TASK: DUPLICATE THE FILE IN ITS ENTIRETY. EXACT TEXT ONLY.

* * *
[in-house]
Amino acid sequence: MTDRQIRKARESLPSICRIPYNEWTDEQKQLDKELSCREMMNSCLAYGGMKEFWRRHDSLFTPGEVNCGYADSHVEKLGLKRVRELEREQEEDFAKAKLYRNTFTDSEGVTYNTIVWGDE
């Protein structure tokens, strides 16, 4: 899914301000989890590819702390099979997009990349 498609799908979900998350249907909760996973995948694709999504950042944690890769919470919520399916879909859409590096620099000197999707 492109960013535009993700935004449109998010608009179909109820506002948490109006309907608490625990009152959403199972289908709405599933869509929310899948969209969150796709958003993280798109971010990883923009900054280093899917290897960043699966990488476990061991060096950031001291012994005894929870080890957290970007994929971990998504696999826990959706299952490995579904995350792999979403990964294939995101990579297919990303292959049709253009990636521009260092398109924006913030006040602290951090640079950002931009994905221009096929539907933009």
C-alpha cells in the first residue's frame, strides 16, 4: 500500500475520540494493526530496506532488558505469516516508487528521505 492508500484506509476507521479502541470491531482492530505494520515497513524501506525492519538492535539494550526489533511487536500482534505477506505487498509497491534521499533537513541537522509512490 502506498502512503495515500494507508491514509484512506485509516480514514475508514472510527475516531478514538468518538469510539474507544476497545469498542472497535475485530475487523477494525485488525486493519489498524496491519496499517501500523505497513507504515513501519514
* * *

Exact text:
[in-house]
Amino acid sequence: MTDRQIRKARESLPSICRIPYNEWTDEQKQLDKELSCREMMNSCLAYGGMKEFWRRHDSLFTPGEVNCGYADSHVEKLGLKRVRELEREQEEDFAKAKLYRNTFTDSEGVTYNTIVWGDE
């Protein structure tokens, strides 16, 4: 899914301000989890590819702390099979997009990349 498609799908979900998350249907909760996973995948694709999504950042944690890769919470919520399916879909859409590096620099000197999707 492109960013535009993700935004449109998010608009179909109820506002948490109006309907608490625990009152959403199972289908709405599933869509929310899948969209969150796709958003993280798109971010990883923009900054280093899917290897960043699966990488476990061991060096950031001291012994005894929870080890957290970007994929971990998504696999826990959706299952490995579904995350792999979403990964294939995101990579297919990303292959049709253009990636521009260092398109924006913030006040602290951090640079950002931009994905221009096929539907933009």
C-alpha cells in the first residue's frame, strides 16, 4: 500500500475520540494493526530496506532488558505469516516508487528521505 492508500484506509476507521479502541470491531482492530505494520515497513524501506525492519538492535539494550526489533511487536500482534505477506505487498509497491534521499533537513541537522509512490 502506498502512503495515500494507508491514509484512506485509516480514514475508514472510527475516531478514538468518538469510539474507544476497545469498542472497535475485530475487523477494525485488525486493519489498524496491519496499517501500523505497513507504515513501519514